[Sidebar]

A Note from the Author

I wanted to share this story with Aging Today because many of you in ASA are my friends, and you mean a great deal to me (if this sounds like a love letter to ASA, be assured-it is! …

The rest of this article is only available to active members of Questia

Already a member? Log in now.

Notes for this article

Add a new note
If you are trying to select text to create highlights or citations, remember that you must now click or tap on the first word, and then click or tap on the last word.
One moment ...
Default project is now your active project.
Project items

Items saved from this article

This article has been saved
Highlights (0)
Some of your highlights are legacy items.

Highlights saved before July 30, 2012 will not be displayed on their respective source pages.

You can easily re-create the highlights by opening the book page or article, selecting the text, and clicking “Highlight.”

Citations (0)
Some of your citations are legacy items.

Any citation created before July 30, 2012 will labeled as a “Cited page.” New citations will be saved as cited passages, pages or articles.

We also added the ability to view new citations from your projects or the book or article where you created them.

Notes (0)
Bookmarks (0)

You have no saved items from this article

Project items include:
  • Saved book/article
  • Highlights
  • Quotes/citations
  • Notes
  • Bookmarks
Notes
Cite this article

Cited article

Style
Citations are available only to our active members.
Buy instant access to cite pages or passages in MLA, APA and Chicago citation styles.

(Einhorn, 1992, p. 25)

(Einhorn 25)

1. Lois J. Einhorn, Abraham Lincoln, the Orator: Penetrating the Lincoln Legend (Westport, CT: Greenwood Press, 1992), 25, http://www.questia.com/read/27419298.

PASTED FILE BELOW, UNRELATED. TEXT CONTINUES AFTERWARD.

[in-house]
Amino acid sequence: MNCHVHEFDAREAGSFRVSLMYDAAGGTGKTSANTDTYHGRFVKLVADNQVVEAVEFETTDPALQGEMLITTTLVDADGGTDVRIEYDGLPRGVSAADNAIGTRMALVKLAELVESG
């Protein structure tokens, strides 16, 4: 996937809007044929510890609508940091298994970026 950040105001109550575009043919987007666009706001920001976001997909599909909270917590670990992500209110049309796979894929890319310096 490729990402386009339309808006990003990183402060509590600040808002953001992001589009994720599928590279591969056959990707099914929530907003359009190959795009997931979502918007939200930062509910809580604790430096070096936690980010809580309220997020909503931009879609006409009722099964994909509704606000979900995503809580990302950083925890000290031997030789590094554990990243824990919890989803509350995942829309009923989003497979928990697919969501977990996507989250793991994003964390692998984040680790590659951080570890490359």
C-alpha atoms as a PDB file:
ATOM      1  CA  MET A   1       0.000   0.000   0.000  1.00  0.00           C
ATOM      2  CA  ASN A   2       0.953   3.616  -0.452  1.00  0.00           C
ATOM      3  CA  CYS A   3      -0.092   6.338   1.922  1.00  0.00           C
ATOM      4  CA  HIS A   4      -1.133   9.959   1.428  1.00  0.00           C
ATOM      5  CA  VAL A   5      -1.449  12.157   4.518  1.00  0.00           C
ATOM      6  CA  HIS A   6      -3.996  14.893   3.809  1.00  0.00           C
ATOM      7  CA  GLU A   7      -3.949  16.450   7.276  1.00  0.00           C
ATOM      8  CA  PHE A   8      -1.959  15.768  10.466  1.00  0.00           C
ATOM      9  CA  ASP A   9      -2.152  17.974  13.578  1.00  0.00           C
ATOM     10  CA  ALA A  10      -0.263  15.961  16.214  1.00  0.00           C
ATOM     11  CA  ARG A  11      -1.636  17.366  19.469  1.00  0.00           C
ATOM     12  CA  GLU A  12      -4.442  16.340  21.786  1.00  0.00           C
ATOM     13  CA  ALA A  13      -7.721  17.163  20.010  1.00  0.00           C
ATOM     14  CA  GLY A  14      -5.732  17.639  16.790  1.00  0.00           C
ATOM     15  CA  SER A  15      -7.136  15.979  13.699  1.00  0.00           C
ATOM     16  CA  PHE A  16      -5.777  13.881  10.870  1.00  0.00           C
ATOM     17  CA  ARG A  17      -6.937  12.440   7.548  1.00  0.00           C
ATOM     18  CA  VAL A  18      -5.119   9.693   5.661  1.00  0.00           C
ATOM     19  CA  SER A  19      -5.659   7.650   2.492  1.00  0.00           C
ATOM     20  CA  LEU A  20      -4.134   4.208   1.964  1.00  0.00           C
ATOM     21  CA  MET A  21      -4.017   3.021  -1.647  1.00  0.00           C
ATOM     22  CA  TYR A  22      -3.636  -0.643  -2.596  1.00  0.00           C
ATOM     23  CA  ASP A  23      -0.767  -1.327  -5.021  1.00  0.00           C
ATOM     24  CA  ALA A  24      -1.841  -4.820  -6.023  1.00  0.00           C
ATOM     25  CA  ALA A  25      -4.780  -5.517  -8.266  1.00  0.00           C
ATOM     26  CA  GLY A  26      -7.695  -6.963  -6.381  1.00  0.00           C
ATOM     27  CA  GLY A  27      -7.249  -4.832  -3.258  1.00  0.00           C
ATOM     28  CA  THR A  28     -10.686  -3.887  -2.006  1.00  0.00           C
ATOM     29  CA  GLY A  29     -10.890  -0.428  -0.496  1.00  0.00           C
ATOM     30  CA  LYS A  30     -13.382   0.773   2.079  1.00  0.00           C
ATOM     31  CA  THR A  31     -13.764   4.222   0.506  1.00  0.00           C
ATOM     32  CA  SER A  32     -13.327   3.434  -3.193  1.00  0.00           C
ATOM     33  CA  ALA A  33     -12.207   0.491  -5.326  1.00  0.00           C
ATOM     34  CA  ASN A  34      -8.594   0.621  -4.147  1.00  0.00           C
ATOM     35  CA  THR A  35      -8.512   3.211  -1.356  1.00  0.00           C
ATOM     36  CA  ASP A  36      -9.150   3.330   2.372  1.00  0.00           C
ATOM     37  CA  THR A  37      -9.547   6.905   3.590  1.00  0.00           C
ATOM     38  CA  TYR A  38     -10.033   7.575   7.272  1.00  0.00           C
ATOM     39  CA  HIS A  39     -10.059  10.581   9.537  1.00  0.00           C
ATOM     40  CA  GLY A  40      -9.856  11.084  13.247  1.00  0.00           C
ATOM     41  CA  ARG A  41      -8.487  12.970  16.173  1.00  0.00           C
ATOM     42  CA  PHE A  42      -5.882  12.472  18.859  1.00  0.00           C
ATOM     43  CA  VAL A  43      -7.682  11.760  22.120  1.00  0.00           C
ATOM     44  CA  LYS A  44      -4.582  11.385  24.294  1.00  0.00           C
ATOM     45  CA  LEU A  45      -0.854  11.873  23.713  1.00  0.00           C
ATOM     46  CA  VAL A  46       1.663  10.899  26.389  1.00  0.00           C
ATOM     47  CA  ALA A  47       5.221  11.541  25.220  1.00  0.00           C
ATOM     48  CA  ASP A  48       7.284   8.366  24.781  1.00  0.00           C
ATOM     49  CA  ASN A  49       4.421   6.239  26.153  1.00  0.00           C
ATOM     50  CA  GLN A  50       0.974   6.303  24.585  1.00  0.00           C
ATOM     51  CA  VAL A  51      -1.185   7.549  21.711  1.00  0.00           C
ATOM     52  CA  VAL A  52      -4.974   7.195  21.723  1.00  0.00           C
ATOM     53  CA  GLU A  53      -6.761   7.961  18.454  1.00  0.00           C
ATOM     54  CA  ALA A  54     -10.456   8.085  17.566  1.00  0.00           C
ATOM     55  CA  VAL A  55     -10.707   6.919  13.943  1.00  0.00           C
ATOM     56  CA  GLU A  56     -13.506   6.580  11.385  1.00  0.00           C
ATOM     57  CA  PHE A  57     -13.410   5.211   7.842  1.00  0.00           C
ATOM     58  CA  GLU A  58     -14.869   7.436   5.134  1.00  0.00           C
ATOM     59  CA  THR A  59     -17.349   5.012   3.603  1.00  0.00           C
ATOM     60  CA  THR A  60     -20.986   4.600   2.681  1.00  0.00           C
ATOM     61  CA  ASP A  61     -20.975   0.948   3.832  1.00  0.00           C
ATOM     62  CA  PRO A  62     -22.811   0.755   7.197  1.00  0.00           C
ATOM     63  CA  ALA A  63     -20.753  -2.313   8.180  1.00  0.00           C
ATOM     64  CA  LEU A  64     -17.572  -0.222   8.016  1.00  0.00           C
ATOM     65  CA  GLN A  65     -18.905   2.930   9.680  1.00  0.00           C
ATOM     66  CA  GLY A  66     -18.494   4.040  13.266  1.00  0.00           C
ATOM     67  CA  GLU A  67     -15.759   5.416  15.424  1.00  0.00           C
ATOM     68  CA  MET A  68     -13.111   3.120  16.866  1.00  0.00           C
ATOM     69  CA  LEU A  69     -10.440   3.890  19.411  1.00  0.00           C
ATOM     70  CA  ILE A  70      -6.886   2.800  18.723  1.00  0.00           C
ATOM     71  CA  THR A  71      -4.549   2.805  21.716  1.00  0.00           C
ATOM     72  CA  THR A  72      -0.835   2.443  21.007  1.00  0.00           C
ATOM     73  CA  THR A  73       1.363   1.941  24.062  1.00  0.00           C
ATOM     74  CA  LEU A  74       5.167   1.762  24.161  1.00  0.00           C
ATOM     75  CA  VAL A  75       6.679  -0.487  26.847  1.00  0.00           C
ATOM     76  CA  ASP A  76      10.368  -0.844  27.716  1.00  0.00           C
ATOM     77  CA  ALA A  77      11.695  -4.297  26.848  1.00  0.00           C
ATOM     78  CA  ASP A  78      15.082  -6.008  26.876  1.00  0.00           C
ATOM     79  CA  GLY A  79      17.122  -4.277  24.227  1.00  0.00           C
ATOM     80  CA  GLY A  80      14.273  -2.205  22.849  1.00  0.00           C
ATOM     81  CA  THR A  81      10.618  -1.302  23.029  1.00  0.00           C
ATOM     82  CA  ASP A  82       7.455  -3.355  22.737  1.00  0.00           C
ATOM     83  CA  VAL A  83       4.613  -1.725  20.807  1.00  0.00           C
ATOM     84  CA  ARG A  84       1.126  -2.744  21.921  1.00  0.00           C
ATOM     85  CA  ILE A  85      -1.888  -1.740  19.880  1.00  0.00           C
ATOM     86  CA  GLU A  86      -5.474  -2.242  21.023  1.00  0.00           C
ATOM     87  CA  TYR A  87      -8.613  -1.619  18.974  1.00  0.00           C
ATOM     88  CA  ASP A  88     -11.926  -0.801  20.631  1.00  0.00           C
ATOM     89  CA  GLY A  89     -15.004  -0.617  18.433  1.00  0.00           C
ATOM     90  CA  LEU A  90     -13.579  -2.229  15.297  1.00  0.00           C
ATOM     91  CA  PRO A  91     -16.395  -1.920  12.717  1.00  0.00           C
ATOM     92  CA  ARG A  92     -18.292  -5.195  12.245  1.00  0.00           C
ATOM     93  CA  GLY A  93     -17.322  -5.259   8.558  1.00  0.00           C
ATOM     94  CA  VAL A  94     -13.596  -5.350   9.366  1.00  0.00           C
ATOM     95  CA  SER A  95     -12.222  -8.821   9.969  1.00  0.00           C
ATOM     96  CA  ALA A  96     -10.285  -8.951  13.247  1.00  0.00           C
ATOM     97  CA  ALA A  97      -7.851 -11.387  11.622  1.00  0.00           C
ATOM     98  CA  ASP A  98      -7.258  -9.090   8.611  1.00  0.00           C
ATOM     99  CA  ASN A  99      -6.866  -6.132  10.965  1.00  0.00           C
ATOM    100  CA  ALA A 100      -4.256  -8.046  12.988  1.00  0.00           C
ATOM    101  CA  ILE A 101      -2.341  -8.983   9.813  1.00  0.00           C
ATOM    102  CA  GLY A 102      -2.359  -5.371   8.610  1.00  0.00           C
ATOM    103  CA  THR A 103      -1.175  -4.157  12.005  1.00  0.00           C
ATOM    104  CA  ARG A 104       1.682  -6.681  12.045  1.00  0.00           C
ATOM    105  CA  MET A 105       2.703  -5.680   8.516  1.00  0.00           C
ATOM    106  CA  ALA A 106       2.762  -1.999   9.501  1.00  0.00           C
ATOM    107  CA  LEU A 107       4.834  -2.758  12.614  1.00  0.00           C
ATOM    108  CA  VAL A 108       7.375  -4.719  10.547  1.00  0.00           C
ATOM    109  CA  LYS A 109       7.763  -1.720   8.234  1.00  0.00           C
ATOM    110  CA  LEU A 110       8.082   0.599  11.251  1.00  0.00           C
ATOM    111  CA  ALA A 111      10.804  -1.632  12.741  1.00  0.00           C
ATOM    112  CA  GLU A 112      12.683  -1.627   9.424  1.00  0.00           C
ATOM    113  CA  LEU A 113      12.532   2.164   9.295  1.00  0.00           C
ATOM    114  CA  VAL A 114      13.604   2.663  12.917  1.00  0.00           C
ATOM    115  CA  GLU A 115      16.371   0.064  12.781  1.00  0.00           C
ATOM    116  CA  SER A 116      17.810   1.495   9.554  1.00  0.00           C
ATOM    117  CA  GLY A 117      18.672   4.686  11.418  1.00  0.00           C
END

Cited article

Choosing Time, Purpose and Meaning in Old Age
Settings

Settings

Typeface
Text size Smaller Larger Reset View mode
Search within

Search within this article

Look up

Look up a word

  • Dictionary
  • Thesaurus
Please submit a word or phrase above.
Print this page

Print this page

Why can't I print more than one page at a time?

Help
Full screen

matching results for page

    Questia reader help

    How to highlight and cite specific passages

    1. Click or tap the first word you want to select.
    2. Click or tap the last word you want to select, and you’ll see everything in between get selected.
    3. You’ll then get a menu of options like creating a highlight or a citation from that passage of text.

    OK, got it!

    Cited passage

    Style
    Citations are available only to our active members.
    Buy instant access to cite pages or passages in MLA, APA and Chicago citation styles.

    "Portraying himself as an honest, ordinary person helped Lincoln identify with his audiences." (Einhorn, 1992, p. 25).

    "Portraying himself as an honest, ordinary person helped Lincoln identify with his audiences." (Einhorn 25)

    "Portraying himself as an honest, ordinary person helped Lincoln identify with his audiences."1

    1. Lois J. Einhorn, Abraham Lincoln, the Orator: Penetrating the Lincoln Legend (Westport, CT: Greenwood Press, 1992), 25, http://www.questia.com/read/27419298.

    Cited passage

    Thanks for trying Questia!

    Please continue trying out our research tools, but please note, full functionality is available only to our active members.

    Your work will be lost once you leave this Web page.

    Buy instant access to save your work.

    Already a member? Log in now.

    Author Advanced search

    Oops!

    An unknown error has occurred. Please click the button below to reload the page. If the problem persists, please try again in a little while.